I have always prided myself on being the smart, savvy sort. The type that no one can “put one over on.” The type to be on top of all the “little things” in my midst.
Imagine my surprise, then, to discover that Mr. Wonderful, with the endless cooperation of a myriad of my family and friends, managed to successfully “surprise!” me at my recent birthday.
This is particularly notable in light of the fact that I had taken part in a similar ruse to surprise my best friend — also my cousin — just six months earlier. She vowed (good natured) revenge and I laughed “as if!” Me fall for the ol’ “surprise party” routine?
Apparently I get more gullible as I age because I absolutely, positively, did.
They plotted and planned for months. They threw me off the trail with alternate celebrations. They pretended to “forget” or to have never known at all. They were “busy” that weekend, too.
My husband spent more time on the telephone with my girlfriends than I do — and I was none the wiser (We’ll revisit the wisdom of that someday, too).
And on a snowy Sunday afternoon I walked, unsuspecting, through a darkened doorway to the sudden and true shock of an assemblage of those dearest to me yelling “surprise!”
So surprised was I that even as they were screaming I was sure the party was for someone else. Accordingly, I dove into a nearby doorway for fear that I’d ruin the surprise, too!
The party was lovely — from what I recall. The thing is when you are the suprisee, the shock doesn’t wear off for a while. I think in some respects a surprise party is a celebration of how naive you are. We spent hours laughing and shaking our heads at how clueless I was.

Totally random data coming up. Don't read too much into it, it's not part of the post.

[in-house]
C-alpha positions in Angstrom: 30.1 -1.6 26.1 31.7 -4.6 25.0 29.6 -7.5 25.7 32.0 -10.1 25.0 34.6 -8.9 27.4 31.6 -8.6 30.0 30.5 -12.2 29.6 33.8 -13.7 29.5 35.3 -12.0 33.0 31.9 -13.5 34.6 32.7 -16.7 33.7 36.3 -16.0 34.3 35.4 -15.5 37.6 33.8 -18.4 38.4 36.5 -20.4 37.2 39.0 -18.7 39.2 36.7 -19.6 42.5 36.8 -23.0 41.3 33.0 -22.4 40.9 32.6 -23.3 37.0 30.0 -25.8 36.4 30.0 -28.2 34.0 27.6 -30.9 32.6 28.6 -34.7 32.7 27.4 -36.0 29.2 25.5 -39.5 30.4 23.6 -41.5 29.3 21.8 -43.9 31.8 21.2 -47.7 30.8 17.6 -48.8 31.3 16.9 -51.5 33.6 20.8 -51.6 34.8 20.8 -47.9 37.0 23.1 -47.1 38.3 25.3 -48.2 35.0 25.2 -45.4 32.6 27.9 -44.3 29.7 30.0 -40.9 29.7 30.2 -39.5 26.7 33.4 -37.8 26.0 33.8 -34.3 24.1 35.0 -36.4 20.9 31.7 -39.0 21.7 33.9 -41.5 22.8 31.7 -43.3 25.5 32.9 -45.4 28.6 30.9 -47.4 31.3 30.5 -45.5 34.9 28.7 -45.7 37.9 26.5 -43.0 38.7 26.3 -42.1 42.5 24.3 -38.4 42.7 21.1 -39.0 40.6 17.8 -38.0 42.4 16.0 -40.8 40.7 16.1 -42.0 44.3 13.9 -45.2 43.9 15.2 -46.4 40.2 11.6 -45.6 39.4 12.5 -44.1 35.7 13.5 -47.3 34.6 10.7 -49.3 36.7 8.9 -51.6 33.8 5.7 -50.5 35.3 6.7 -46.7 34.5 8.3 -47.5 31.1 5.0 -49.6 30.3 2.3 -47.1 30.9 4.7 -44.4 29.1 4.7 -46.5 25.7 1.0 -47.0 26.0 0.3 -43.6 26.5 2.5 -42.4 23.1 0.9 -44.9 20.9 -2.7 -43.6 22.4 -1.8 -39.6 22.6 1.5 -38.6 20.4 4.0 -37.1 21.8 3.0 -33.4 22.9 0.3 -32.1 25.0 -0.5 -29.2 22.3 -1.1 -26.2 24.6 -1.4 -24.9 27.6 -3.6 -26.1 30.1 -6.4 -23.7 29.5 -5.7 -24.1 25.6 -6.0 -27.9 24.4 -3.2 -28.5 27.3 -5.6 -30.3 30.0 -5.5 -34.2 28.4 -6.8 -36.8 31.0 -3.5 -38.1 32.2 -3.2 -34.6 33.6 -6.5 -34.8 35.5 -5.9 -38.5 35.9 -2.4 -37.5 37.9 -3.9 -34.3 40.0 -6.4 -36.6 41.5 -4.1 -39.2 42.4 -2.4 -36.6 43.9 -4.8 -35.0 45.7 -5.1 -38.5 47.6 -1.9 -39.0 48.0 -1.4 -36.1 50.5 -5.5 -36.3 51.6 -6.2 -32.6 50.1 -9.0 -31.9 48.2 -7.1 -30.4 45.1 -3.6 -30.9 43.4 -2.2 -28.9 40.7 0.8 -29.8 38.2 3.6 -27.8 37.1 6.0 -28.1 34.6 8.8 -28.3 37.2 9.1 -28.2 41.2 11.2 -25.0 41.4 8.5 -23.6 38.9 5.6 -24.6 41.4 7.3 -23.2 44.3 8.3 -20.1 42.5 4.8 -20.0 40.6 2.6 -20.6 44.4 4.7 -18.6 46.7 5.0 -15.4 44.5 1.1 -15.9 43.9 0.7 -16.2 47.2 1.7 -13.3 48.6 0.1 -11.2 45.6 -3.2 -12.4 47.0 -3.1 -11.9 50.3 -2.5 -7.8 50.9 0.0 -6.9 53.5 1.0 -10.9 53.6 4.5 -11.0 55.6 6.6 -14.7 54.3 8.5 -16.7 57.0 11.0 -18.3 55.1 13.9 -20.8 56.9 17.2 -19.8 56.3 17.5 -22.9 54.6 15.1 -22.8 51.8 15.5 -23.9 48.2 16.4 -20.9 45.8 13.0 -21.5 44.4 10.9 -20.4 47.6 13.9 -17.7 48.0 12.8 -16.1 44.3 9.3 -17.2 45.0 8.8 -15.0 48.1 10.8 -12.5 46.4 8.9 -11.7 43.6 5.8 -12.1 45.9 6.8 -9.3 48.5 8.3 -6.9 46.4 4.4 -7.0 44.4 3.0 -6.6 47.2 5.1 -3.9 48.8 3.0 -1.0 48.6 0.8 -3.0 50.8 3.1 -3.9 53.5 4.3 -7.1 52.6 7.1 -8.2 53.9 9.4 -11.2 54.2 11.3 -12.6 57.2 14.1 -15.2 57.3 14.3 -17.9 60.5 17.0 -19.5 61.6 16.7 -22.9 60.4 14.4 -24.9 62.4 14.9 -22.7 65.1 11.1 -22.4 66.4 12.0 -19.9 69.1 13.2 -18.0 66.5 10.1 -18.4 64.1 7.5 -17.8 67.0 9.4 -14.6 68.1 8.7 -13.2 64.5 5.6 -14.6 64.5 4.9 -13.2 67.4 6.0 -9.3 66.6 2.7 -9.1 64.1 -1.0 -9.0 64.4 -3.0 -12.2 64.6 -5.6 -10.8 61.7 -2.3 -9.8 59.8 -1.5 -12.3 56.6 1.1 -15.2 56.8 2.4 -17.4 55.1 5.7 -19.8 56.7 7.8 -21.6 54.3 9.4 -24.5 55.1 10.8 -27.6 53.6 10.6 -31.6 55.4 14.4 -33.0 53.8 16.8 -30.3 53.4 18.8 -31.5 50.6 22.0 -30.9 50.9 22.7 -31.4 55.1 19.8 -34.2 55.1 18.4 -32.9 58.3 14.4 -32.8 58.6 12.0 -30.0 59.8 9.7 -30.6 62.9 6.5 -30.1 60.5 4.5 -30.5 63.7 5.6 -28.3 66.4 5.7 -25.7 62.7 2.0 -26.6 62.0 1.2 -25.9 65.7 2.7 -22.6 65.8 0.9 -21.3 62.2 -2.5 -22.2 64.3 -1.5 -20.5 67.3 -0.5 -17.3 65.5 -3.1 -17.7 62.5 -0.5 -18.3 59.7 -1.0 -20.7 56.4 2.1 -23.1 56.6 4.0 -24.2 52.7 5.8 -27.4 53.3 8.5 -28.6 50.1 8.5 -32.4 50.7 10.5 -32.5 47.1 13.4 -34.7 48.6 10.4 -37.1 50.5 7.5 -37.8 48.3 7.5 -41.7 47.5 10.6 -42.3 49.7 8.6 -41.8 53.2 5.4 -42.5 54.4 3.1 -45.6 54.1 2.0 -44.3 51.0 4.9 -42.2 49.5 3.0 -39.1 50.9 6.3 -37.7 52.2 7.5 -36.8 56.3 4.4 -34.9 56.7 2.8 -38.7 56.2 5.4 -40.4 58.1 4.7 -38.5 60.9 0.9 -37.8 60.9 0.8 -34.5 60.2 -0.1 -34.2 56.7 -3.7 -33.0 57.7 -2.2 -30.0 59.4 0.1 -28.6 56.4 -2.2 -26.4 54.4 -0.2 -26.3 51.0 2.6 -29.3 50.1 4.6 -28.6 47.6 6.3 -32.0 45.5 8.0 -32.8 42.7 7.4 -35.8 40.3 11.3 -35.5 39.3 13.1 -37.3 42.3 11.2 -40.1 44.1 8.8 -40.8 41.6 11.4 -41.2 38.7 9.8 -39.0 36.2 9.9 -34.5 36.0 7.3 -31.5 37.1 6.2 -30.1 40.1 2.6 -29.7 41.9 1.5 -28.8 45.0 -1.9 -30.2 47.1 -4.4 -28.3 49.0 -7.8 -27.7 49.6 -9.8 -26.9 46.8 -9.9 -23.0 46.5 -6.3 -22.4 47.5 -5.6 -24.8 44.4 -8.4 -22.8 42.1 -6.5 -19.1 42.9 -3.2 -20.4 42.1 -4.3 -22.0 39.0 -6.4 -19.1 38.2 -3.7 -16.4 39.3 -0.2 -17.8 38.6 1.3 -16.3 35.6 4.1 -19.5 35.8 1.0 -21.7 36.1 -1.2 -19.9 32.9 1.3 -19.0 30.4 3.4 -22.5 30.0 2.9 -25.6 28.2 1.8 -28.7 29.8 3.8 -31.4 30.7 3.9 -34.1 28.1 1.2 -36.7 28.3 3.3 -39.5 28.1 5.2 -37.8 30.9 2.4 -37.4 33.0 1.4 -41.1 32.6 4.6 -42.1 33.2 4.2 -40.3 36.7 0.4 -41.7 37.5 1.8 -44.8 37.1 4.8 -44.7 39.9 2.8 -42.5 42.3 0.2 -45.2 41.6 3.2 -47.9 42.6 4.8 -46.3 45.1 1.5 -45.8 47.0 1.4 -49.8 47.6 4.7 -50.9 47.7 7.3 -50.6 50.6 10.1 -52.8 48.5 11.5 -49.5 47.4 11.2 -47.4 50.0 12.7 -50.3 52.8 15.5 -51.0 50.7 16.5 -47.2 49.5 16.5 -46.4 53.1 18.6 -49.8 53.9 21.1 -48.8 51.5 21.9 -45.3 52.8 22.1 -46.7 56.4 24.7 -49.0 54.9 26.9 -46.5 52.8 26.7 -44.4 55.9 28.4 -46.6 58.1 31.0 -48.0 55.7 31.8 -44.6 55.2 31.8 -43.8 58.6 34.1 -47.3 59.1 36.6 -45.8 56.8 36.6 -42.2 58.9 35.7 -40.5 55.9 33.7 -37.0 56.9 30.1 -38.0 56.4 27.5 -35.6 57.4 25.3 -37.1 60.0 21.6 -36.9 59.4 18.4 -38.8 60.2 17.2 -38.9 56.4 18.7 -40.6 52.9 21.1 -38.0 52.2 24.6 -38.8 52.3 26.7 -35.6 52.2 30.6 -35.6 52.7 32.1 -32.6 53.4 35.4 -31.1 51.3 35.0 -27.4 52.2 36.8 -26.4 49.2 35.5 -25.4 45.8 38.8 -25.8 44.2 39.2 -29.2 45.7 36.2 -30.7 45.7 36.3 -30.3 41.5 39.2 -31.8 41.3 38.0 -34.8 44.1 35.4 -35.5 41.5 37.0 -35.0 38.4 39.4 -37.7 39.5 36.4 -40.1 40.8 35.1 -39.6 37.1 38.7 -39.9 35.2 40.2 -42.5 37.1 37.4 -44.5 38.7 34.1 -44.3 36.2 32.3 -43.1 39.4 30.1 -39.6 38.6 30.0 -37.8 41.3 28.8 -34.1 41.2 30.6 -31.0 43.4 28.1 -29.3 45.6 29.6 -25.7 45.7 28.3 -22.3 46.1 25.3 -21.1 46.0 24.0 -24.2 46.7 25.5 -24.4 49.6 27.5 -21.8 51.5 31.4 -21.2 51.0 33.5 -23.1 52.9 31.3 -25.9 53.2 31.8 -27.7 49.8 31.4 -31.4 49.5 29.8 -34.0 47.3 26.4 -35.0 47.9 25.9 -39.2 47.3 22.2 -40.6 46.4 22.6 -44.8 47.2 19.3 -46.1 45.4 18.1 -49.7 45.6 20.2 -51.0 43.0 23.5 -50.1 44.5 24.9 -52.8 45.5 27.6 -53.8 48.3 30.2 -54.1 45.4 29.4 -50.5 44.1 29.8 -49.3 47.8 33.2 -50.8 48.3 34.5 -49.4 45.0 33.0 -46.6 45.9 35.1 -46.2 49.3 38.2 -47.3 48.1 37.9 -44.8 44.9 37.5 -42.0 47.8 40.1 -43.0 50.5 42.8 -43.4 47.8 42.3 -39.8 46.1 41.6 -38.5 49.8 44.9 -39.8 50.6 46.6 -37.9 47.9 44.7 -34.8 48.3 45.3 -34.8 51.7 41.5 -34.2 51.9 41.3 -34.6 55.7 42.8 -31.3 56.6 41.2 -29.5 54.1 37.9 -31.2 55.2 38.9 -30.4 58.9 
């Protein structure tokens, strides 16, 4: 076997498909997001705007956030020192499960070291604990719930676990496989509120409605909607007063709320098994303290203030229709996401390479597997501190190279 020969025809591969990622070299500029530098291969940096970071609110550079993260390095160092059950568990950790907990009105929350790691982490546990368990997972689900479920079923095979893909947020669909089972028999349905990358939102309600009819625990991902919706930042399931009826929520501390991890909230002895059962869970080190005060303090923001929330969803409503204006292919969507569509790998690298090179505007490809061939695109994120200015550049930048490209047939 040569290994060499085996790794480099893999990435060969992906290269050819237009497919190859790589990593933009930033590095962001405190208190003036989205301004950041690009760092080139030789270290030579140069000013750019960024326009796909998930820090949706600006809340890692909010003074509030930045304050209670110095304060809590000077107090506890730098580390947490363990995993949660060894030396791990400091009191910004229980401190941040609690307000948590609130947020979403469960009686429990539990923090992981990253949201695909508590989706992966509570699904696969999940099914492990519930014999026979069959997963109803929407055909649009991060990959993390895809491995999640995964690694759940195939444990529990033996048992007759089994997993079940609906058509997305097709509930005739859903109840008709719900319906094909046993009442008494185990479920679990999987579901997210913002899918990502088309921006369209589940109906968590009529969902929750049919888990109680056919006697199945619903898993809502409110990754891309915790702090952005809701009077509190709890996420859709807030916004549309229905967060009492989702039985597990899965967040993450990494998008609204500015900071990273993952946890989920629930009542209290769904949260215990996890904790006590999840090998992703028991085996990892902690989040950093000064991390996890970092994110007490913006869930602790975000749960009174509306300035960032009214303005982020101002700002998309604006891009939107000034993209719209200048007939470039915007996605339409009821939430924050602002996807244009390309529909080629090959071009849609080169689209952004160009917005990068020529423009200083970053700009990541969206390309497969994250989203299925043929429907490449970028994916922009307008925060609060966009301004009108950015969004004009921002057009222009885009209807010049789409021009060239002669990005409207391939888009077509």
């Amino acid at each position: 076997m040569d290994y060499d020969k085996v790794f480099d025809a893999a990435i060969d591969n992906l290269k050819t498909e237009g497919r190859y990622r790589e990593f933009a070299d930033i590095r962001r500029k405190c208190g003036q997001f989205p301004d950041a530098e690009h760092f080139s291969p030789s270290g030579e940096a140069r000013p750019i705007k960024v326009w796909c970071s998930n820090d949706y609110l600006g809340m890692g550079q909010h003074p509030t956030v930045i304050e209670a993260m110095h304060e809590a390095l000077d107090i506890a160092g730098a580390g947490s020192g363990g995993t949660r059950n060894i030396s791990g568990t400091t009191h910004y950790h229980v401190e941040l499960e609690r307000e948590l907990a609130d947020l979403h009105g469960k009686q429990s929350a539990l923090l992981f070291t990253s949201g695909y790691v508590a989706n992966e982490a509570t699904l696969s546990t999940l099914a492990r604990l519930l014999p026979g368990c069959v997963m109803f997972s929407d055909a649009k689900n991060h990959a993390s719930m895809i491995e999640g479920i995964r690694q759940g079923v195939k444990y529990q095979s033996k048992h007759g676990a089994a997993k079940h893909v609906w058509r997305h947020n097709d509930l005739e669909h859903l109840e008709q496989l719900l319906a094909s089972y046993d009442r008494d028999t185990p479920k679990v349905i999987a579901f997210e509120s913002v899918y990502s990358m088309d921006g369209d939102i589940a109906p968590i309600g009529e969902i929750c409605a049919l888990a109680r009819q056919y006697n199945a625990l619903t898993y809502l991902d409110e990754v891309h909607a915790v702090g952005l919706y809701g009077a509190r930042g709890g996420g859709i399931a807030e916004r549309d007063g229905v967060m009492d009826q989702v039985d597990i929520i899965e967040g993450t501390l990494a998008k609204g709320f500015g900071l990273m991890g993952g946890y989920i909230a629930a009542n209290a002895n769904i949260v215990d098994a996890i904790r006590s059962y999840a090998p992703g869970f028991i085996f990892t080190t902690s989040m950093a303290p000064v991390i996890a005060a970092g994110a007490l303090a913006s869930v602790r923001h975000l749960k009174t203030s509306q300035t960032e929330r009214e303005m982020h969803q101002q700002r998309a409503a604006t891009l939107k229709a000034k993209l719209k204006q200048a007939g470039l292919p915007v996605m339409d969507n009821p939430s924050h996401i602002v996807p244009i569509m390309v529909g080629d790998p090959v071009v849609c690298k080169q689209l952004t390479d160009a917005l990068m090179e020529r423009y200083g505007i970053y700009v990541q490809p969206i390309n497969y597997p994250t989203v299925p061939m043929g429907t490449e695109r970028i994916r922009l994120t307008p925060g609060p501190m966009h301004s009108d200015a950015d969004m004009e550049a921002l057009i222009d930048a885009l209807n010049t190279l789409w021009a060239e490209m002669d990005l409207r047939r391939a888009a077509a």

People came from near and far, they gave up their time and effort and best wishes to share the day with me — and I will be forever grateful (and your thank-you notes really are on the way!)
That said, in the days, weeks, leading up to this “very special birthday” people in the know as to my advancing age were increasingly amazed at how well I seemed to be taking it.
I was turning that age that apparently makes women want to throw themselves off a roof — or into a vat of Botox. Suffice to say that if according to Oprah, 50 is the new 30, then I just turned 20 — and if I’m cagey and lie about my age I’ll just say I’m 19.
That said, the few times I found myself getting too worked up about my advancing age, I considered the alternative to be not growing older and felt a little better about that.
You see, whenever I get too caught up in the perils of aging I’m brought up short by the memories of those I’ve known who didn’t. Age, that is.
Sadly, I think we all know them. Be they family, friends, or just a passing acquaintance. There are too many to count, sadly, but the ones I think most of are the handful of peers who lost their lives far too young when we were still in our teens.
Felled in their prime — before their time. The young who never grew old. High school kids never to graduate. Represented by a rose on a empty chair. Never to move out, move on, find true love, have babies, and yes, turn 30. Or 40. Or 50. Or more.
When I get too worked up over the latest wrinkle or a pesky grey hair I wonder what they — or their families — would give to blow out another candle? Would give to yell “surprise!” Because their “surprise” was a tragic one.
You see that’s the thing about life, if you are lucky the surprises lurking around every dark corner are good ones. They are family and friends and love and warmth and food and fun and everything you need in one place.
But sometimes they’re not. Sometimes the surprise is less fun and more frightening — and who really knows what waits around the next dark corner?
Count myself lucky
If you’re lucky, you grow up, you grow old and you hope that whenever you walk into the unknown — that loved ones are waiting there, too.